Traveling with Dogs - Because let’s face it, dogs are better than people
Taking your dog along with you on the road can be super fun, but it’s way different than bringing friends or kids along – and it can be super stressful if you’re not prepared! There are a few tricks to keeping yourself and your pet safe and sane on your travels. Read on for some of them!
Have up to date tags
Make sure your contact info is up to date and legible on your dog’s tags (and if you have them chipped be sure it’s the same). It’s also recommended these days to not have your dog’s name on their tags. While it can be helpful, someone with less than pure intentions can use this info to entice your fur baby away or claim them as their own.
Bring a copy of their vaccination records
If your dog ends up getting sick or needs to go to a local doggy daycare you will need to have a copy of their vaccination records on hand. Usually a copy on your phone will work, but it wouldn’t hurt to have a paper copy as well.
Give them their own space in the vehicle
Overpacking your vehicle can stress you and your pet out, particularly if they’re stuck squeezed between a folding chair and a bag of golf clubs. The more room they have the more likely they are to behave. You can bring a dog bed, blanket, or even a foam sleeping mat for them to curl up on and stay comfy.
Positive reinforcement and treats
A well trained dog will be a happy dog on long trips. It’s recommended to encourage both bonding between pet and owner as well as ensure retention that you use positive reinforcement. This will also be easier to maintain on the road. When starting out you can display this for certain acts: if they get in the vehicle and go to their place without prompting you give them a treat, when you stop for gas or to stretch your legs and they go to the bathroom then you do the same. Over time they will learn to do the desired behavior with or without a treat.
Always make sure they have access to water
You usually keep a water or drink on hand while driving and your animal should be given the same courtesy. Get a small, stable water bowl that they can access throughout.
Don’t ignore their bathroom needs
If you have to pee, so does your dog. Even if you’re in a hurry you should always take the extra few minutes to let them have a bathroom break. If it’s safe you can walk a few laps around your vehicle or the rest stop so you can both stretch your legs.
Toys that will last
Try and get heavy duty toys that your dog can chew and bat around without destroying to keep them occupied and give them mental stimulation. If you’re able to at rest stops you can even play a few rounds of fetch!
Find a local dog park
Many campsites or towns will have dog parks that will let your dog run off some extra energy and give them some socialization.
Keep your dog on leash
Many campsites and RV parks are pet friendly, but you always need to keep them on a leash. Fido is sure to be curious about his new surroundings so it’s best to keep them on a limited line. This keeps them safe and within sight.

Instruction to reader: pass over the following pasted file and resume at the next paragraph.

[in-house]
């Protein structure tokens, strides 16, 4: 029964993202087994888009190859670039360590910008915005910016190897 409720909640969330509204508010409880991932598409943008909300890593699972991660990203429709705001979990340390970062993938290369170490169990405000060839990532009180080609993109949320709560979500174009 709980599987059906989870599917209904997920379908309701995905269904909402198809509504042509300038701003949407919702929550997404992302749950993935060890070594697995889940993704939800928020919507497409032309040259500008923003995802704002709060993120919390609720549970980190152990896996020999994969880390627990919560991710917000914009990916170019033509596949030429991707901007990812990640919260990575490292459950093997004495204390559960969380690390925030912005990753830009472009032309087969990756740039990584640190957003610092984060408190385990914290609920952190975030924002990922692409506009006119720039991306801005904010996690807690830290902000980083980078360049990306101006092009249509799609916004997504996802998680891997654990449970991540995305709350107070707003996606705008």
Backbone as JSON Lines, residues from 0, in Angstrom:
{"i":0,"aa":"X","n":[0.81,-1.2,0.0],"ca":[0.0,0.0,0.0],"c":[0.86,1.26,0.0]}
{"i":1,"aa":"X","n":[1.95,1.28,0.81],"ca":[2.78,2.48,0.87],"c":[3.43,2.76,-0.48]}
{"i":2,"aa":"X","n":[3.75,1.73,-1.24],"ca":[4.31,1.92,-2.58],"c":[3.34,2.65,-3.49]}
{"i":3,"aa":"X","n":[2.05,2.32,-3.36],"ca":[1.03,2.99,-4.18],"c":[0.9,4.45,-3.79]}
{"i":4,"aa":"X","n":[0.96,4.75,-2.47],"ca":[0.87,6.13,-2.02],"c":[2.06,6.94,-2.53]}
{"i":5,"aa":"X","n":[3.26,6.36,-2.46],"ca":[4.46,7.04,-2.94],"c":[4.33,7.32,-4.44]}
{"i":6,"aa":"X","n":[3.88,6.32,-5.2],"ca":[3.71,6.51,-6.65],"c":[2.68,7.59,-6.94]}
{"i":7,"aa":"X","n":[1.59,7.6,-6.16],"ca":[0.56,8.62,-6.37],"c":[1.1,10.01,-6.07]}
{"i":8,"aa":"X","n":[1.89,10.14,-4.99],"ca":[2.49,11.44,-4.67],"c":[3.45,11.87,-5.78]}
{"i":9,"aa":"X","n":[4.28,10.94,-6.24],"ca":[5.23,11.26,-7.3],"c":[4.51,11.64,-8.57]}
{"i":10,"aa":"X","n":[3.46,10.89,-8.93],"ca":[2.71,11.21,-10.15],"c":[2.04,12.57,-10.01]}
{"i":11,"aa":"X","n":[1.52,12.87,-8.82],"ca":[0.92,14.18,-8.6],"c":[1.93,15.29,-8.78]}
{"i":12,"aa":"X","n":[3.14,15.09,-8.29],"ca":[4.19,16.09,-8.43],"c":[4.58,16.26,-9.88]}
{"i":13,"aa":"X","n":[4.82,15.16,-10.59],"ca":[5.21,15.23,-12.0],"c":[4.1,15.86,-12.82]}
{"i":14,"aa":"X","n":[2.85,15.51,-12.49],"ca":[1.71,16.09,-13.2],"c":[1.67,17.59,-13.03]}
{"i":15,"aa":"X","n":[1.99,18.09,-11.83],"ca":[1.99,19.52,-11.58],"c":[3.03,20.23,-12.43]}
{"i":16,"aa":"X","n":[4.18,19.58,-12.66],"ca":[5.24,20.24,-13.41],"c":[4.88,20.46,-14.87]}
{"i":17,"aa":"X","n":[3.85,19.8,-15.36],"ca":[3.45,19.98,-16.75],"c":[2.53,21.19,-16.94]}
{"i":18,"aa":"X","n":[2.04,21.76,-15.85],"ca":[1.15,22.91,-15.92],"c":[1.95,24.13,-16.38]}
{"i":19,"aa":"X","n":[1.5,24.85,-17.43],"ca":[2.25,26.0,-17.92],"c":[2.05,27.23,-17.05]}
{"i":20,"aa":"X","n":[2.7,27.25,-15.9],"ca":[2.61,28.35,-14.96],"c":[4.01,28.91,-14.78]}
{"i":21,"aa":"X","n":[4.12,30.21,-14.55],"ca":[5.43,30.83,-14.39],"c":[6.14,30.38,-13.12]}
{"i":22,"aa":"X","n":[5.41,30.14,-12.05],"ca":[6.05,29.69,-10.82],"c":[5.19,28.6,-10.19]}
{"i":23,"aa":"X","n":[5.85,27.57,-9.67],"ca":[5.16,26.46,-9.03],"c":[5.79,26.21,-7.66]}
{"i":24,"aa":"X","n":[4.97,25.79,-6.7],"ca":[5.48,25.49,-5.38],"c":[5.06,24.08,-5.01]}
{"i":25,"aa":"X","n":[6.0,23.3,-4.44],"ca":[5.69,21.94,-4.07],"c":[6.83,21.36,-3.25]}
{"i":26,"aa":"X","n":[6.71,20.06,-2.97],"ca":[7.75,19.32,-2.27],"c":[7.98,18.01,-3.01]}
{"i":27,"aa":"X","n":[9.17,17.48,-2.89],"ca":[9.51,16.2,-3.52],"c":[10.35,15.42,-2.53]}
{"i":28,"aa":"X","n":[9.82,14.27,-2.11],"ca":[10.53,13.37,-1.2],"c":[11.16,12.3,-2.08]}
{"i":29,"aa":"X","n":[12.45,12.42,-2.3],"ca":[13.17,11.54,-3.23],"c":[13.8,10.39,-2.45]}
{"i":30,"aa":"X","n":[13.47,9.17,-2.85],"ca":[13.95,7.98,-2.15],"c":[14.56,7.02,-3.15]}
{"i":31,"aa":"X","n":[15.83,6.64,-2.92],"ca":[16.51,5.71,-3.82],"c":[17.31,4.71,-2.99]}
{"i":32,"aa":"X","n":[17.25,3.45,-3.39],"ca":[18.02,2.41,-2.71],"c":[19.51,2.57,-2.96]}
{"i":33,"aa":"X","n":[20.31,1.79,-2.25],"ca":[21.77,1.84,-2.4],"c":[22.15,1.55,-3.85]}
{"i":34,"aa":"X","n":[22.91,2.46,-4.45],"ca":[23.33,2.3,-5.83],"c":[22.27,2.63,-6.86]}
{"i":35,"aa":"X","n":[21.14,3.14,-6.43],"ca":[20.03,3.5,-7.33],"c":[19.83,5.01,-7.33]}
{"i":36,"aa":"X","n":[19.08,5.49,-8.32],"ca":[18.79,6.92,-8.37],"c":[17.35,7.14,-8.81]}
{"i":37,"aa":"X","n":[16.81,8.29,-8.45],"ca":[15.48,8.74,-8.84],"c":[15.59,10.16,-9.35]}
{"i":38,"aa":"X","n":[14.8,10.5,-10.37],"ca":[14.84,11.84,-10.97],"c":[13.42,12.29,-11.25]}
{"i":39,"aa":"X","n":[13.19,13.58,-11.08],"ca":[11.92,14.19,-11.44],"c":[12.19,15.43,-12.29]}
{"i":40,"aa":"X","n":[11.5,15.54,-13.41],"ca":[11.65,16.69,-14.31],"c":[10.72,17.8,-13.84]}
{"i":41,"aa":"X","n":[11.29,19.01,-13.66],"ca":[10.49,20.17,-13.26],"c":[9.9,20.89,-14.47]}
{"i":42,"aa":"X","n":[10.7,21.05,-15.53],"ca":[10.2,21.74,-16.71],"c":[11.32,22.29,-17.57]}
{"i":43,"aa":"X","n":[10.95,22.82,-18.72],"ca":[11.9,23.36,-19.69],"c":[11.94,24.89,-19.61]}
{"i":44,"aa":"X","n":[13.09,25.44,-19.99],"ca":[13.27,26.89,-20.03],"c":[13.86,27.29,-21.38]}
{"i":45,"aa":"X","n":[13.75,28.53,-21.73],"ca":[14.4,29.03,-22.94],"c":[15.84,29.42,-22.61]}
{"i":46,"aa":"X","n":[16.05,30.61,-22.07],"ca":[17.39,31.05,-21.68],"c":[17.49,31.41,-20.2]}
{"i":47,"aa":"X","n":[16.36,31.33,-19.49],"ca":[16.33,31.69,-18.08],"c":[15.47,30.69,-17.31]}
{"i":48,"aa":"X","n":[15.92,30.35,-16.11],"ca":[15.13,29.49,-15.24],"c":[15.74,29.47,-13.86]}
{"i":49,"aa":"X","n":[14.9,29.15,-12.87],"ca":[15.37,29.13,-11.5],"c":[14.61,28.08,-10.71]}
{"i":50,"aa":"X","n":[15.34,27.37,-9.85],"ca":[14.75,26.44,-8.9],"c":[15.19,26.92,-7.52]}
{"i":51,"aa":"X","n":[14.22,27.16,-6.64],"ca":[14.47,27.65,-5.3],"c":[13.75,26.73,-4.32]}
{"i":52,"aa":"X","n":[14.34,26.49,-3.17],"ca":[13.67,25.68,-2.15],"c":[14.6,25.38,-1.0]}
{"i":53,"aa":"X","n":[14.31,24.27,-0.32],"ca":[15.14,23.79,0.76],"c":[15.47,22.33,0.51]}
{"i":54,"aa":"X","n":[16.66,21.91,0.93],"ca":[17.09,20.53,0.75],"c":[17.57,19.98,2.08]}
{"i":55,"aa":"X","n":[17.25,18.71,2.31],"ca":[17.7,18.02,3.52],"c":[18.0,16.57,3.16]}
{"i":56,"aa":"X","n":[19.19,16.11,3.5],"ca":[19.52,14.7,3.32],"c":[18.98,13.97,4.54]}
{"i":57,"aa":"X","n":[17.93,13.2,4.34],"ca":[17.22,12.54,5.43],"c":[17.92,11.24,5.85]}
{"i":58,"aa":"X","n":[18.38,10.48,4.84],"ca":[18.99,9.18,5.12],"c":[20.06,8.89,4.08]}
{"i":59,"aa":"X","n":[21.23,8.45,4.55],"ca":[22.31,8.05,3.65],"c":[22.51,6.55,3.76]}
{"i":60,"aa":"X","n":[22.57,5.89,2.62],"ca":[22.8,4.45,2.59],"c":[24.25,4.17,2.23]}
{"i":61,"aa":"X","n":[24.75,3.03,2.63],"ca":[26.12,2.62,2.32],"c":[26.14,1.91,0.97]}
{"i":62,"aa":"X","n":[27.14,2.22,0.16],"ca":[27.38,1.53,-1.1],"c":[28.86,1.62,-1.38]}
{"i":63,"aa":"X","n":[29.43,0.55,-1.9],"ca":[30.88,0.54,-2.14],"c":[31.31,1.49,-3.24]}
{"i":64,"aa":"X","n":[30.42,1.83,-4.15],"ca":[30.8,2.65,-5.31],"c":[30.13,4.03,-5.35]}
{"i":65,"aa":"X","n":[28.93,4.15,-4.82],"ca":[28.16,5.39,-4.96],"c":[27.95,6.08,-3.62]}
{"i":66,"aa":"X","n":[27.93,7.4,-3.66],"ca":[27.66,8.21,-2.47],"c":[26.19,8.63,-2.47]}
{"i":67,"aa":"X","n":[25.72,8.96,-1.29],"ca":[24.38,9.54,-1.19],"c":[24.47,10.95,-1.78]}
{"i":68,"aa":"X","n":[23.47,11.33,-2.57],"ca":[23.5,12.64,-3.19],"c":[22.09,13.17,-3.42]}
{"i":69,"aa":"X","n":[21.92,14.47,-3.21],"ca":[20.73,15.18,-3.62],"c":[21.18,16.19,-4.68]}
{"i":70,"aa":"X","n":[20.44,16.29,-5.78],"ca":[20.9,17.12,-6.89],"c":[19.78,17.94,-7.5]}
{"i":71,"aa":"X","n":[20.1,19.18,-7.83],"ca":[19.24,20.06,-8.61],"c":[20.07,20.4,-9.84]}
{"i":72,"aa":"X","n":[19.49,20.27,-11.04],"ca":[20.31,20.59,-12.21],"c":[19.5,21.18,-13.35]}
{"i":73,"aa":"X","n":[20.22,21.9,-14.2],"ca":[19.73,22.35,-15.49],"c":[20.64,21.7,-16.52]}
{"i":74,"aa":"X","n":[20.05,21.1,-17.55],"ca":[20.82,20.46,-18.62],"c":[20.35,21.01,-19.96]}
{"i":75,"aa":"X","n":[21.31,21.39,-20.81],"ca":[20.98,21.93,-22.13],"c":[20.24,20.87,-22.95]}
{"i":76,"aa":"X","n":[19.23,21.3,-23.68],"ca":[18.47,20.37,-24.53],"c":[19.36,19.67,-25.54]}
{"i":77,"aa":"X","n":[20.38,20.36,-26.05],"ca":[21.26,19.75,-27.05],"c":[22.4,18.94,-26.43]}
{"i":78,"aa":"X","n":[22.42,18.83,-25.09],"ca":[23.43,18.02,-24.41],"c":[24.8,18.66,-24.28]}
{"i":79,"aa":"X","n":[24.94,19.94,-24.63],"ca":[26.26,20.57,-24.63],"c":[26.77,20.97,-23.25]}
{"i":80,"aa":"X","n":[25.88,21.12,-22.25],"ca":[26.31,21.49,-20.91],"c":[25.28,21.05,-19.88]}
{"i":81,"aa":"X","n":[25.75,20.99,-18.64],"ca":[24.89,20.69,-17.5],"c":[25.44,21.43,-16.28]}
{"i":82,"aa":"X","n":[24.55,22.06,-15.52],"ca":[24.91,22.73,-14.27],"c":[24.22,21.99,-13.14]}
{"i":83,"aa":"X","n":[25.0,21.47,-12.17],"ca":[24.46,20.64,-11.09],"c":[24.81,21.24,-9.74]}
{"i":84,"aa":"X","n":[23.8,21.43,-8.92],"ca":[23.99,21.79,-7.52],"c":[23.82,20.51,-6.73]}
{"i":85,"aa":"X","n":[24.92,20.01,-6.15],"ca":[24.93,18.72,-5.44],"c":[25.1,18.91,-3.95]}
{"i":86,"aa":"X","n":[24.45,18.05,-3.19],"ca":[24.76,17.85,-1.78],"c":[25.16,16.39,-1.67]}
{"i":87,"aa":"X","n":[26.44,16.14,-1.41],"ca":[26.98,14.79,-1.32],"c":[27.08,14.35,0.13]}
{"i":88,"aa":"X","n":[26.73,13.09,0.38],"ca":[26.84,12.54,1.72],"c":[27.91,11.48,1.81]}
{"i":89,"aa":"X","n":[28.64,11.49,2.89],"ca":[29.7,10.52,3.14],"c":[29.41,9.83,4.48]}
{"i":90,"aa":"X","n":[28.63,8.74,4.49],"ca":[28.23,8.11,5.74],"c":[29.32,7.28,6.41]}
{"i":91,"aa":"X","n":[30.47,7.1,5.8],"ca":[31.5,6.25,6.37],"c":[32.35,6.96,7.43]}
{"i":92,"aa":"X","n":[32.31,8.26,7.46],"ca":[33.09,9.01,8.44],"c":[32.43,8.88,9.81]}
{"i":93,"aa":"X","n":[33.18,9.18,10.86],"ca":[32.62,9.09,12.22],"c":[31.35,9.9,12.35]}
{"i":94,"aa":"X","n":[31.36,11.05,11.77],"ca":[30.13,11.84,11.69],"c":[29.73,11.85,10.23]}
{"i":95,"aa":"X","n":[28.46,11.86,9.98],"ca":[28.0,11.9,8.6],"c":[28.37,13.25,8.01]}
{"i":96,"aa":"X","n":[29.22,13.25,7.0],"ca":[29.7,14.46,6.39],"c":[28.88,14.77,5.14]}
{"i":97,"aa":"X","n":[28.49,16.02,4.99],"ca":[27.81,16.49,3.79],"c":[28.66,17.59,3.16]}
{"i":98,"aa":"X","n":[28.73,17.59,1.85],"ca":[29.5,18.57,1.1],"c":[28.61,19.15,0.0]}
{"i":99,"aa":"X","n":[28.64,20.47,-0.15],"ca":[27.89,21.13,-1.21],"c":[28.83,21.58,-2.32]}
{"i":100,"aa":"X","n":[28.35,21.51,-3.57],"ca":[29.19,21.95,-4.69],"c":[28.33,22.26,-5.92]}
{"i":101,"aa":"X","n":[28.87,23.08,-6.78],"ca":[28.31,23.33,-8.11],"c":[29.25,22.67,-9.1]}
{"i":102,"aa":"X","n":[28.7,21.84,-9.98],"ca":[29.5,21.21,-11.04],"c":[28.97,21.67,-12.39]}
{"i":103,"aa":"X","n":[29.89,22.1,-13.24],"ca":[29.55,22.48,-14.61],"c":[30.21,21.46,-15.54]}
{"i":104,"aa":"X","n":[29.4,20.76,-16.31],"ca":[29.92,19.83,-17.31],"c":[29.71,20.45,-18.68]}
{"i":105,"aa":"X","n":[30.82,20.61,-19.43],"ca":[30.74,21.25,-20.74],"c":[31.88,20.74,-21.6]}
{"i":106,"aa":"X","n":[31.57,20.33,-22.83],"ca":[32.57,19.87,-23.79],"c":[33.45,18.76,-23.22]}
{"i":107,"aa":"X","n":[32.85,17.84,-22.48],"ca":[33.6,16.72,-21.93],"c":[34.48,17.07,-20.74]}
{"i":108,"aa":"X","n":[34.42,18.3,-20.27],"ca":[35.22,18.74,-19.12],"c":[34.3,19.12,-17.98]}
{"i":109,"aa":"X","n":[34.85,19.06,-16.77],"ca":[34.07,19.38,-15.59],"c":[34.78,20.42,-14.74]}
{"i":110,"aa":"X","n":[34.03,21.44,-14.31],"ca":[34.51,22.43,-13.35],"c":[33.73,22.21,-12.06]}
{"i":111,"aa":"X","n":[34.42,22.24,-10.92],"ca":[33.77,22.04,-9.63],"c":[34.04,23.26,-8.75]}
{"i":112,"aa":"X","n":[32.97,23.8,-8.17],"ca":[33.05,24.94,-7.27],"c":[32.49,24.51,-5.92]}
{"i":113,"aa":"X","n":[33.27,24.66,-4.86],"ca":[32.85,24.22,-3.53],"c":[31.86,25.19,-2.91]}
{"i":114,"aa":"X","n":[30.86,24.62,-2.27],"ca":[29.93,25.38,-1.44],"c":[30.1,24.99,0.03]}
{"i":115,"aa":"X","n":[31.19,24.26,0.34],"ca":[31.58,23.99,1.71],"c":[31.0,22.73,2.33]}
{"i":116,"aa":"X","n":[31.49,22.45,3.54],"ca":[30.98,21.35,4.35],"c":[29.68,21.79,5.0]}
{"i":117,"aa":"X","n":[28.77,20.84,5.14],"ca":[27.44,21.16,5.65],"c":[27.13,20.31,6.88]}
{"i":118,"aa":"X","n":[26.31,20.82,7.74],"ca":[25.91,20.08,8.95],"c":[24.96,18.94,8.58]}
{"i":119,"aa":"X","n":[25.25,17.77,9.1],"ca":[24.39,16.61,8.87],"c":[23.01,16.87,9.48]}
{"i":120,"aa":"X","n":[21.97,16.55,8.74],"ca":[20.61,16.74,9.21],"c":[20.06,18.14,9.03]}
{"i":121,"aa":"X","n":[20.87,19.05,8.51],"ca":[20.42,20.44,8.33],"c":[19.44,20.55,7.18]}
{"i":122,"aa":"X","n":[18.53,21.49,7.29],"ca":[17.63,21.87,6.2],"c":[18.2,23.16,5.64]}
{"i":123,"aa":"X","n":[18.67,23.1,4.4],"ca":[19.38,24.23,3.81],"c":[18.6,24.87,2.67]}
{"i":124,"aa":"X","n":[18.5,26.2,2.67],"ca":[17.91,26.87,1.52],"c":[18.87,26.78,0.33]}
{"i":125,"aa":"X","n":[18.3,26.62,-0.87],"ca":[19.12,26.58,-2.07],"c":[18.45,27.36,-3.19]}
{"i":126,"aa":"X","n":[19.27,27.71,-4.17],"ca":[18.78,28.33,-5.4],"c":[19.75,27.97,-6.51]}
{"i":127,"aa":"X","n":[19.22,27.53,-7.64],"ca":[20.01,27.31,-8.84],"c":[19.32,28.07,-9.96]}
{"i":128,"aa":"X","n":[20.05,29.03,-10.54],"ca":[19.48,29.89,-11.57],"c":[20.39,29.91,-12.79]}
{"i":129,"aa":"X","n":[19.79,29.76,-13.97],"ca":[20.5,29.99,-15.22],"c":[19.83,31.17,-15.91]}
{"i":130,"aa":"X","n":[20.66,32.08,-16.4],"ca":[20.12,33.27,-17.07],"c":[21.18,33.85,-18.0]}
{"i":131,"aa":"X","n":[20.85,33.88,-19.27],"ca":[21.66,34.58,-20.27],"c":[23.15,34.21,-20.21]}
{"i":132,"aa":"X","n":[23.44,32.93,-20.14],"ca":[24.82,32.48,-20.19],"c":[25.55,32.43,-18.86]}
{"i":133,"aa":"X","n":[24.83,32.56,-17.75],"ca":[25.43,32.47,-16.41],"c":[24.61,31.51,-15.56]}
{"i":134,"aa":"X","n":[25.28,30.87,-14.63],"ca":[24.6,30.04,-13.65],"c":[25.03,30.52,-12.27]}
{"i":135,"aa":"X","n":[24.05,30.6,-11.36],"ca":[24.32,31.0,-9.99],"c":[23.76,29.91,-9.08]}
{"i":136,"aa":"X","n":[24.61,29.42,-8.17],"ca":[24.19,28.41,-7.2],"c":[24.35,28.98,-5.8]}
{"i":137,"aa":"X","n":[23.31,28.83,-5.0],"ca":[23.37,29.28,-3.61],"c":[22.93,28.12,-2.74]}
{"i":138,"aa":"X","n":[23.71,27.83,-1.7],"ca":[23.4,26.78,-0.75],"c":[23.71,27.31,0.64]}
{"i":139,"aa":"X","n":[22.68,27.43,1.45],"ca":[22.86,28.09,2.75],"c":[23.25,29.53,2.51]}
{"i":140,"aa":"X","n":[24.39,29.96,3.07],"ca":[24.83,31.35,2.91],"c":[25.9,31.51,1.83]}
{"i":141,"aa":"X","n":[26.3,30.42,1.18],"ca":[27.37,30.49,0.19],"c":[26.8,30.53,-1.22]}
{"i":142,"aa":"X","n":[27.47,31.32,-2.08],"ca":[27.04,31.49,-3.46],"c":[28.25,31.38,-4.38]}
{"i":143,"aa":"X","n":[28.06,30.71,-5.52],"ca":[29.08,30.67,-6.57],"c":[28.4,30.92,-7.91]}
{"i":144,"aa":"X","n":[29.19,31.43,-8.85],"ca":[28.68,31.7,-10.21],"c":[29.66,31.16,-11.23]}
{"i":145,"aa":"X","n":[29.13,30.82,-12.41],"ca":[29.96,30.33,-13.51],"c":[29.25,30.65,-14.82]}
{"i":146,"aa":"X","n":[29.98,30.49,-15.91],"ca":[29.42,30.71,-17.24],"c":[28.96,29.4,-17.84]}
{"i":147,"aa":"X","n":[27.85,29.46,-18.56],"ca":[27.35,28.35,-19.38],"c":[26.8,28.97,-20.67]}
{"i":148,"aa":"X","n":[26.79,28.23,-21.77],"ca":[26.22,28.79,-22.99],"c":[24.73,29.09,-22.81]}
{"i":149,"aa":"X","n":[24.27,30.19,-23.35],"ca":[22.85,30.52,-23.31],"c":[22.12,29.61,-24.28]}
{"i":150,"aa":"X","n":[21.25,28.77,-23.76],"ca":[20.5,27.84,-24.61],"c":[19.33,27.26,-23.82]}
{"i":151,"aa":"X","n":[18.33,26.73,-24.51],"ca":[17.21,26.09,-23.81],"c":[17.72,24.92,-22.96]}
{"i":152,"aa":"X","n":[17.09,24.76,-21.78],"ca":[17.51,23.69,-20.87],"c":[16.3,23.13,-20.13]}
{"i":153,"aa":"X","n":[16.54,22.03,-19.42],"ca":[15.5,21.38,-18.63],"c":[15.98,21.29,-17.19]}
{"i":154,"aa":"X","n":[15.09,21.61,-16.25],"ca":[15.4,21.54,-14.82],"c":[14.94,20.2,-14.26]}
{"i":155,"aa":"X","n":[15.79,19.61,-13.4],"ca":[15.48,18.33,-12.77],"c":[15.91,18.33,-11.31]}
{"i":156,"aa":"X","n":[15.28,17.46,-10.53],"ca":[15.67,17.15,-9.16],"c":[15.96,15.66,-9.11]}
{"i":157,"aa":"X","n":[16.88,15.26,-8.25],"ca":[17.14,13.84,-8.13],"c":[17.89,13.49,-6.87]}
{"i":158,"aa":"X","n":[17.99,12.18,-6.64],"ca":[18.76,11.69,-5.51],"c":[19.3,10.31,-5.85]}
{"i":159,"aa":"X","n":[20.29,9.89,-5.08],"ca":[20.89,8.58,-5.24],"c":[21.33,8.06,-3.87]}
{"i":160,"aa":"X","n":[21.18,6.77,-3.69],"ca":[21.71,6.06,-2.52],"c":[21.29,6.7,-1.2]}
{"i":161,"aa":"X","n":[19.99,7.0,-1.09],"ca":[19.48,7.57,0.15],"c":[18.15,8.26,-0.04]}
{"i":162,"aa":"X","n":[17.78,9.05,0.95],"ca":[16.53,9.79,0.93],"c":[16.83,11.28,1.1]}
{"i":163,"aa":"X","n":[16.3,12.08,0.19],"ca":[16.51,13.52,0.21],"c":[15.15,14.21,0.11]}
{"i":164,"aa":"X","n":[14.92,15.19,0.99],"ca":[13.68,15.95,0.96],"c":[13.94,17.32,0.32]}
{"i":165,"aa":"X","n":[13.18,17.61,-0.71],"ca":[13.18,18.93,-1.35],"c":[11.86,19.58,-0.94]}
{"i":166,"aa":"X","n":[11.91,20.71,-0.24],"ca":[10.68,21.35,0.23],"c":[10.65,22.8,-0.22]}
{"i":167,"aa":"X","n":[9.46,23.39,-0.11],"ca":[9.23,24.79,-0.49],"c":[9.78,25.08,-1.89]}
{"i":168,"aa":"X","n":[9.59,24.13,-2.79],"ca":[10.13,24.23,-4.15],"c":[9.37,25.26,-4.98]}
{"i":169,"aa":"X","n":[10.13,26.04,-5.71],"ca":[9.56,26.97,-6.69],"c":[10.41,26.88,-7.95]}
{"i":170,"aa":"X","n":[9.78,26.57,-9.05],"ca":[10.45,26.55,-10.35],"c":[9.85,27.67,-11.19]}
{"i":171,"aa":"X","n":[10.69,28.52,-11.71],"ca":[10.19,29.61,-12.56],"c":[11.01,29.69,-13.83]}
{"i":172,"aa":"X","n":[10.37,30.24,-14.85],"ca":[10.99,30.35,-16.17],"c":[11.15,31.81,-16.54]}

Know your car is going to get dirty
I don’t care if you have the most well-behaved dog on the planet, dogs are messy. They drool, shed, and track dirt, mud, and plants with them. There is no way to avoid this so you’ll just have to accept it. If you’re exceptionally worried about your vehicle you can get seat covers or even a portable vacuum. You can also keep some quick dry towels and a jug of water in easy access if they get a little messier than you can stand until you’re able to stop and give them a more thorough scrub down.
Know the animal regulations at your destinations
Not everywhere you go is going to accept animals. National and provincial parks have strict regulations about pets for example. If you intend to take your dog with you on a hike or into town, you should know the regulations and laws. If you are unable to bring them with you, look into daycare centers where you can board them for the day. Don’t leave them alone at your campsite or trailer!
Don’t leave your dog in a car on hot days. If you have to leave them in the vehicle for a minute or two, crack the windows or consider having a battery powered fan in your vehicle. Dog’s can and have died in too hot vehicles, so don’t make a deadly mistake.
Pick up after them
Look it’s gross but it’s what we sign up for when we get a pet. Keep a good supply of bags to pick up after your pet. Not only is it polite but there are areas where you can be fined if you do not clean up properly, and it can also draw wild animals to you if left.
Be aware of wildlife
Hiking and camping put us straight in the home of wild animals like foxes, wolves, bears, elk, deer, you name it. The last thing you want is your dog chasing after Bambi and his mom or facing down a grizzly. Know what animals are in the area to determine where you want to bring your pup.
Anything you would add to our list? Any favorite dog-friendly destinations or hikes? Let us know!